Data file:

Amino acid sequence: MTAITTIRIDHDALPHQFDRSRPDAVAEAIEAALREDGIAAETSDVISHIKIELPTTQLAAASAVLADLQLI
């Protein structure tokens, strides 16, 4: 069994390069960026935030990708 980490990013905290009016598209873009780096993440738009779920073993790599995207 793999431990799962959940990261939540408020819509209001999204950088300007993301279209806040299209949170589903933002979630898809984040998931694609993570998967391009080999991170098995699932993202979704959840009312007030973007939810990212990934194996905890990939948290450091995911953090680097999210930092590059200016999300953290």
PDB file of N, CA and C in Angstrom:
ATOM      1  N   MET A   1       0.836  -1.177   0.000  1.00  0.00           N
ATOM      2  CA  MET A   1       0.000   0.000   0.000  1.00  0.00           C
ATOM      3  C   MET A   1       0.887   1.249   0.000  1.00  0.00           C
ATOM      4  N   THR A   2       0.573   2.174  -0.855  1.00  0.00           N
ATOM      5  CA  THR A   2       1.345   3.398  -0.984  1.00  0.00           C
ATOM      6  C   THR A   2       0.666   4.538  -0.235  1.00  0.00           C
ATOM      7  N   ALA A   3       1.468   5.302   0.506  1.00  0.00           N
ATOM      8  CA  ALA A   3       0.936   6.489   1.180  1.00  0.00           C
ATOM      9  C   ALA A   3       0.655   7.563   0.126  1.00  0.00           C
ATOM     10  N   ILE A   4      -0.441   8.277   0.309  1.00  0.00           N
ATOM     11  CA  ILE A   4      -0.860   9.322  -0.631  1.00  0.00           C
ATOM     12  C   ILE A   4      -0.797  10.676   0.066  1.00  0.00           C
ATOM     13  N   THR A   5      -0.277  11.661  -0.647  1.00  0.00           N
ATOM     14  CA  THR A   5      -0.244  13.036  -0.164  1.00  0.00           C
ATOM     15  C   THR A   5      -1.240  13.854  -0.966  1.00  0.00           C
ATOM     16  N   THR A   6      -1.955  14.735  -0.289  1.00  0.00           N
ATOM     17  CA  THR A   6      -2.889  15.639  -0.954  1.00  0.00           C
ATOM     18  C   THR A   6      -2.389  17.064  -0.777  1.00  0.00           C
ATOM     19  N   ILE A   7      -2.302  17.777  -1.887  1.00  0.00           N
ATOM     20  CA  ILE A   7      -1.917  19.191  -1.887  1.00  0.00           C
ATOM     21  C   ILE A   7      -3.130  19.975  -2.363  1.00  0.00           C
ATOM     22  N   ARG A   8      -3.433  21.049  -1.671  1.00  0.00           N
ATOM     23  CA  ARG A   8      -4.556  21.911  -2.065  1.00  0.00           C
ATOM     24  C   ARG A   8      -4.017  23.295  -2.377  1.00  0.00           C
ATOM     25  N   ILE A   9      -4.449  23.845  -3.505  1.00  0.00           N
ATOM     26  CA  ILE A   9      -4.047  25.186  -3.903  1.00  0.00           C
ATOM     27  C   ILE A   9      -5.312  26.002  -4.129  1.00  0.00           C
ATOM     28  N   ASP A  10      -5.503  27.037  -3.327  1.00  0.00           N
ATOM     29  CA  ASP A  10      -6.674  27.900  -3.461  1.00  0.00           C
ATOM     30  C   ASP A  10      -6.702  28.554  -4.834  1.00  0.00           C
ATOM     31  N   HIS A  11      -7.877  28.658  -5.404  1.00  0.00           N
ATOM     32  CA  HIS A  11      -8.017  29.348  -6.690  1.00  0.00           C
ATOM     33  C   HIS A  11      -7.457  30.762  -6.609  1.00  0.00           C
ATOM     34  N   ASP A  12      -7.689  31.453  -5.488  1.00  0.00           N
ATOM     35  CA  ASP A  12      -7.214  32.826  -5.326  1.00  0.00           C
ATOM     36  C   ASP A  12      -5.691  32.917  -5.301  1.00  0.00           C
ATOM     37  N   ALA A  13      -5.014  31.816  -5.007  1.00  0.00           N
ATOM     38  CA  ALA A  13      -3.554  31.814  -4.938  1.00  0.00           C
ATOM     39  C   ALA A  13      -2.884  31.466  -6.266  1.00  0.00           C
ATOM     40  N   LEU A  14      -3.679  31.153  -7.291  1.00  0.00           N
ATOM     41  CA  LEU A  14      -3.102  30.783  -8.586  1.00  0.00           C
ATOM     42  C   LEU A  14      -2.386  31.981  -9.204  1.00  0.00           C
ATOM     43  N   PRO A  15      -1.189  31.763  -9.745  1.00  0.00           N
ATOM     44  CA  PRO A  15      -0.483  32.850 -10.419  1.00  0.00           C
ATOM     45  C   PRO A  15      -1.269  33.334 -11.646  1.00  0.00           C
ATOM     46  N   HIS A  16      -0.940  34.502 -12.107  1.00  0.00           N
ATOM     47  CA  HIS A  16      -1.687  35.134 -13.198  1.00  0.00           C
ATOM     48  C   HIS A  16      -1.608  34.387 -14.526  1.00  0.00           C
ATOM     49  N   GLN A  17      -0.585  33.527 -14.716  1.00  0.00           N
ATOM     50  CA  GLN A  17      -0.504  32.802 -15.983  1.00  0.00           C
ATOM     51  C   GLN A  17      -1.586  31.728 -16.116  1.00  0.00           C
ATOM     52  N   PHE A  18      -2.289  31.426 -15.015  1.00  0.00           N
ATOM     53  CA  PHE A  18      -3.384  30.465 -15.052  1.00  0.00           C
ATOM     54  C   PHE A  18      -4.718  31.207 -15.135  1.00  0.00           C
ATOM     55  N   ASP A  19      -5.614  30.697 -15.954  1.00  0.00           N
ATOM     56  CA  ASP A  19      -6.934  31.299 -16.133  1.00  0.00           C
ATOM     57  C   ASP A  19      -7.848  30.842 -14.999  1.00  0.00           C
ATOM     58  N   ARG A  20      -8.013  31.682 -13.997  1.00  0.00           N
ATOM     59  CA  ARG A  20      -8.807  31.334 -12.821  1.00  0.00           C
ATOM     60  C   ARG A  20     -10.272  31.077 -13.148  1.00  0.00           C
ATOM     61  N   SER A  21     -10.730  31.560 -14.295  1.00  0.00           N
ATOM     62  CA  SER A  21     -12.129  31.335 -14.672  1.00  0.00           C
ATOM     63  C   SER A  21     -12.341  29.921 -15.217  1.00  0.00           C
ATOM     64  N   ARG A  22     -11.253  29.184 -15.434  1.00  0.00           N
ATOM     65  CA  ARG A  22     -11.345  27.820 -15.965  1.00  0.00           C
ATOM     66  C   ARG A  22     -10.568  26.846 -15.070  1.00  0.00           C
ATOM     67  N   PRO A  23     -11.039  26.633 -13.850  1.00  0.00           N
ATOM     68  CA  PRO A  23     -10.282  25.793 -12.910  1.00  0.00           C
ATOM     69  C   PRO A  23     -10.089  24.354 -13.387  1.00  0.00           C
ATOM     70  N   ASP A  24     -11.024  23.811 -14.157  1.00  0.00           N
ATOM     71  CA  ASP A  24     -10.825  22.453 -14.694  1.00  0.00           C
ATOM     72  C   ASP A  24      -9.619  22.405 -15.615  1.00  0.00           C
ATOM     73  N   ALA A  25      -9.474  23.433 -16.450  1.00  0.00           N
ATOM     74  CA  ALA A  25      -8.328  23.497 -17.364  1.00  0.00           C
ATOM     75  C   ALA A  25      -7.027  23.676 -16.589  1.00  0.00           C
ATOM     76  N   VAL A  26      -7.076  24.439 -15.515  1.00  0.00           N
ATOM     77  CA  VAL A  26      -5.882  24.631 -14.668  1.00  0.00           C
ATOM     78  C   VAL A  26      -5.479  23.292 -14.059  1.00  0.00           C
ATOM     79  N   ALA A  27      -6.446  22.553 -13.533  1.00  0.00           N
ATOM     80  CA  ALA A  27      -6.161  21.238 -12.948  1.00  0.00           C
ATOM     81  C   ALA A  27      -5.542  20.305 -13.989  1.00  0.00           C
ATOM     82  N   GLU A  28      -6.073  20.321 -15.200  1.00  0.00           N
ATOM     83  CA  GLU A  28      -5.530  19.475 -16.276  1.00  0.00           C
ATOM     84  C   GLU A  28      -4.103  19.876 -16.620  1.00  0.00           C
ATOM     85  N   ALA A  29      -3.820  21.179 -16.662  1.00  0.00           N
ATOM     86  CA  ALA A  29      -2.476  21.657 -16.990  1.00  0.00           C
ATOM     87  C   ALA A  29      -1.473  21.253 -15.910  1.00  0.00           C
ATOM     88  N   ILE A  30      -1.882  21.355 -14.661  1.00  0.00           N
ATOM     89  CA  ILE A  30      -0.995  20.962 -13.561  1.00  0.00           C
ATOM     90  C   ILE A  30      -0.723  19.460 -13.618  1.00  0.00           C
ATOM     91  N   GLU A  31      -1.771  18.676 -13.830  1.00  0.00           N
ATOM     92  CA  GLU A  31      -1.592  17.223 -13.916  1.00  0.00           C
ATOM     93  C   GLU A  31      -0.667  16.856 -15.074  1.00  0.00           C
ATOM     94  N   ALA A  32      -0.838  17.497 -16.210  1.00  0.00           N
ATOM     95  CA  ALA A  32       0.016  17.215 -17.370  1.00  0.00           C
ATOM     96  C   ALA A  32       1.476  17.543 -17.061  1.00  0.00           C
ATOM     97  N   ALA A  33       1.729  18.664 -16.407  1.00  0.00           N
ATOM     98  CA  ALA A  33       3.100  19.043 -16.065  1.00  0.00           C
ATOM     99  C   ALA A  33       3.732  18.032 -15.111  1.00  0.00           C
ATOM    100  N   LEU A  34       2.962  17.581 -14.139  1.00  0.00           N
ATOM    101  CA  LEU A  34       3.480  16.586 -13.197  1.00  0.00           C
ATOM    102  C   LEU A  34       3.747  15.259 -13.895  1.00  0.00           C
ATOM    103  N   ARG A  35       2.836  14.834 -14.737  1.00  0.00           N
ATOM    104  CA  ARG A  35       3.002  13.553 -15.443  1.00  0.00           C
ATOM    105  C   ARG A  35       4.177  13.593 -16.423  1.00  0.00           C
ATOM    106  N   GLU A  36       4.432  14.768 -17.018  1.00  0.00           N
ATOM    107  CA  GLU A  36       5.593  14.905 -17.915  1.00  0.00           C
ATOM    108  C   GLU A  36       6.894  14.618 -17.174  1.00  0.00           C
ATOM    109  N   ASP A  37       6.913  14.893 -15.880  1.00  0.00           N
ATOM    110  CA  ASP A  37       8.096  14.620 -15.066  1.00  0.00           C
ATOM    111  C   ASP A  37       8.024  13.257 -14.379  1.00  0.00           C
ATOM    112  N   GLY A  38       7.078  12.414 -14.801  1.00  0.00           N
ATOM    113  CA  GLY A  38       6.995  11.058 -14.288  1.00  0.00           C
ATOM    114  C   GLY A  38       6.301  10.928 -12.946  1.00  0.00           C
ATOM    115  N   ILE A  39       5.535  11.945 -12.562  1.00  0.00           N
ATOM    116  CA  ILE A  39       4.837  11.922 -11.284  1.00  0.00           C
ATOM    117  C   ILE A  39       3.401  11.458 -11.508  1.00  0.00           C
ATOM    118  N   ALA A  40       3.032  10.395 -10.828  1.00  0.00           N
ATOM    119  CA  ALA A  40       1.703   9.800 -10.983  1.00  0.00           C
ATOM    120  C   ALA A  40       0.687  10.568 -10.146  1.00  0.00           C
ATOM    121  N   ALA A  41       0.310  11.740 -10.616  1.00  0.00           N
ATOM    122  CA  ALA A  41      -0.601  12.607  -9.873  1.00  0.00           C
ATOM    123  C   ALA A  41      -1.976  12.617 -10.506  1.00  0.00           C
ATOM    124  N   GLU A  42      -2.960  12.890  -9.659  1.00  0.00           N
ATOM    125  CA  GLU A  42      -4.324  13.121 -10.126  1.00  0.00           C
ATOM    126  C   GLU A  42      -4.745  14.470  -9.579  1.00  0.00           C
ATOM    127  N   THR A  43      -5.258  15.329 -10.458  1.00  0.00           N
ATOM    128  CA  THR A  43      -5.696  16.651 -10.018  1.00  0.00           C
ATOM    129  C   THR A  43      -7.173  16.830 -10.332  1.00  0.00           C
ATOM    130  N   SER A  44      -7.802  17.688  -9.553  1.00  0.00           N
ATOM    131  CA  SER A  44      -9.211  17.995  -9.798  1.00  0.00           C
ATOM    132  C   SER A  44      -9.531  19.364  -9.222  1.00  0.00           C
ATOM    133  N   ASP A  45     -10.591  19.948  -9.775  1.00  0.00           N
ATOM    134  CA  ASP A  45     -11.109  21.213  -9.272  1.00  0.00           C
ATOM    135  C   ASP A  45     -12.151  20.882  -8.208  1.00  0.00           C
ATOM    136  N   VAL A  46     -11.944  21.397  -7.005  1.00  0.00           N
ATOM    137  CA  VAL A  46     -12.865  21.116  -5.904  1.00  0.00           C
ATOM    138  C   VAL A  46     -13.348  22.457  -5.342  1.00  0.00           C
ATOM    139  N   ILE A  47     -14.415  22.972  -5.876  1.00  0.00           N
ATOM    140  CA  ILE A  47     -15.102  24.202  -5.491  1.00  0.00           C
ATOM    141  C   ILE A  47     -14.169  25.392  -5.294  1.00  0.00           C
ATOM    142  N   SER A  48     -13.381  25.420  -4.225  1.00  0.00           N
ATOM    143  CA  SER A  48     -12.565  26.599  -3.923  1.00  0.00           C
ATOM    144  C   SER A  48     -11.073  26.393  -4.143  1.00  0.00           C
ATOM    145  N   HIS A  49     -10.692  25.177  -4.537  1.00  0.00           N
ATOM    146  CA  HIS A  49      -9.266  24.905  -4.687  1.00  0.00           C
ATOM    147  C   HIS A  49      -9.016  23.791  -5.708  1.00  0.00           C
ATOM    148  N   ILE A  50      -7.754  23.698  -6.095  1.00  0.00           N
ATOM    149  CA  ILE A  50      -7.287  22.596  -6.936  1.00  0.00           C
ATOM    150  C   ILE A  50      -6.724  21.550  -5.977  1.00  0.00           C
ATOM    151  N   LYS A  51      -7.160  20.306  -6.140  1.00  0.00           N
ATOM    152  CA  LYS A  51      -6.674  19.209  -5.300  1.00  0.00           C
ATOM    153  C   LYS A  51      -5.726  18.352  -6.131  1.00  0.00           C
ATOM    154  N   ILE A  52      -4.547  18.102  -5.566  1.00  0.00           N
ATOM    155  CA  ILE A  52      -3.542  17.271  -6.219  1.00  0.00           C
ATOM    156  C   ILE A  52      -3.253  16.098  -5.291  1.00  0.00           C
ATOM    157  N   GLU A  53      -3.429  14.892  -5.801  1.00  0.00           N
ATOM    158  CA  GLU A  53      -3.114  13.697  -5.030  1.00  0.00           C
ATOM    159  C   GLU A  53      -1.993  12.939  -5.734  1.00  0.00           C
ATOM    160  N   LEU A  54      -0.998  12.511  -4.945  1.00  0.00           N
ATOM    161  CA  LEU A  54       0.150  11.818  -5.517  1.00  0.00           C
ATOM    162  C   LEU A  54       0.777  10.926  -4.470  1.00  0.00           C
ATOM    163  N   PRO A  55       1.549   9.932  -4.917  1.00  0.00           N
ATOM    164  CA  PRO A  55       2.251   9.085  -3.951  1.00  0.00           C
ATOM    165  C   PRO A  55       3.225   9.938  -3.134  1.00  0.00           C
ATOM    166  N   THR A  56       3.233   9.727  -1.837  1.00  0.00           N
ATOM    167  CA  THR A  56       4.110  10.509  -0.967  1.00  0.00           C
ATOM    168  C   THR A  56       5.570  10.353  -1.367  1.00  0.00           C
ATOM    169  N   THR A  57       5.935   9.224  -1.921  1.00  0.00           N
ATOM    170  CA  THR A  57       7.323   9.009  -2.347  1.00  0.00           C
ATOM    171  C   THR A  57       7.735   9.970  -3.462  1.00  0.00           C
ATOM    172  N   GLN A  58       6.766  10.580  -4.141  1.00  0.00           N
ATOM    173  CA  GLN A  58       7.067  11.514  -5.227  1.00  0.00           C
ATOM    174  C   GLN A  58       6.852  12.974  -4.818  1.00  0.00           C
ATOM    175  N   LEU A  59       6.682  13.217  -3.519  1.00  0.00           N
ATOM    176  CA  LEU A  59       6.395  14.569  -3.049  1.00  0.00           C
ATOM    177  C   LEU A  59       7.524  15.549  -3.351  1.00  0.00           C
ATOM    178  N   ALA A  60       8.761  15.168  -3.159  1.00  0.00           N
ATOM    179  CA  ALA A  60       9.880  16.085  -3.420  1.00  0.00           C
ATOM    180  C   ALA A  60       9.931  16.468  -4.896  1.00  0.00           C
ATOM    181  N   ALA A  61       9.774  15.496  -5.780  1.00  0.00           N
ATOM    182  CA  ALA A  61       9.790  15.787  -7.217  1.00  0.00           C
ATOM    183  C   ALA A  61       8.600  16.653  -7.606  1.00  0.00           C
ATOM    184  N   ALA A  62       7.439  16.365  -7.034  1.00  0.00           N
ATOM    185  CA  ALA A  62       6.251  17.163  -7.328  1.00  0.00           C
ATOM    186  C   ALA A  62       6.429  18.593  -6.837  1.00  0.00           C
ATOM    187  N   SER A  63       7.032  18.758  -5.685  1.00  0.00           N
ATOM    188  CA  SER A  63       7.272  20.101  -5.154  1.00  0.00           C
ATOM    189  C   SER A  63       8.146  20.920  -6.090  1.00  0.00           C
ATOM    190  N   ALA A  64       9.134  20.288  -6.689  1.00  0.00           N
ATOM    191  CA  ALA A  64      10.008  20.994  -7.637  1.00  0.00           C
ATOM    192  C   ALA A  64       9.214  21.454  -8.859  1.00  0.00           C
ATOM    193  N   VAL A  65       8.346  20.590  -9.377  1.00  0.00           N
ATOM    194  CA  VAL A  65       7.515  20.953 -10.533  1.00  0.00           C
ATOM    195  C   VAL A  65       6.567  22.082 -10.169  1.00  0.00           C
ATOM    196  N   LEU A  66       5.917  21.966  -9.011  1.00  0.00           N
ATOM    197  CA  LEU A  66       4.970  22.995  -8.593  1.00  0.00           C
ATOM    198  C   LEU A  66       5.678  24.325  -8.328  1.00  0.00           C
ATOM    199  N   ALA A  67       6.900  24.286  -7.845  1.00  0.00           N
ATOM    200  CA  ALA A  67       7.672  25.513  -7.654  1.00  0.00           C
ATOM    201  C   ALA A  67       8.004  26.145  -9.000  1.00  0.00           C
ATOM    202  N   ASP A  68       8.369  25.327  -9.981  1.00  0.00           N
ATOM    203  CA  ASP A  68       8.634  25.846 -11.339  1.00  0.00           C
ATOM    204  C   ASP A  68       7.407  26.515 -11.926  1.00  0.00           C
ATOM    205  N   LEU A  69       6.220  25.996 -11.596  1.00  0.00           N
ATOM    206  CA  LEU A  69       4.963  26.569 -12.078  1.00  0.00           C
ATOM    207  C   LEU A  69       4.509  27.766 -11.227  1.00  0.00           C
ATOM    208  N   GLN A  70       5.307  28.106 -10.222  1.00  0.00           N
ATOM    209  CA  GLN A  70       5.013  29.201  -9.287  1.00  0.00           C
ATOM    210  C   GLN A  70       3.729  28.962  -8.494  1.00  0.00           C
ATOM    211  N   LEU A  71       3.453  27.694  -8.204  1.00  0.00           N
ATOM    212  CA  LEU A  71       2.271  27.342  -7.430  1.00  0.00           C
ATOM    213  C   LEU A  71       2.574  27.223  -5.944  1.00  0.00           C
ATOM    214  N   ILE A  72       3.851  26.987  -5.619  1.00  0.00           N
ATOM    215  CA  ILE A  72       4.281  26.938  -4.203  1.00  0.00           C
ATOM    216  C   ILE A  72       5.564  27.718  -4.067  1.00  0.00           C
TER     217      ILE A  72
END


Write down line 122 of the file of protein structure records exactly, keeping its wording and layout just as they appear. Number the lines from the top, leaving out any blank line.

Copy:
ATOM    119  CA  ALA A  40       1.703   9.800 -10.983  1.00  0.00           C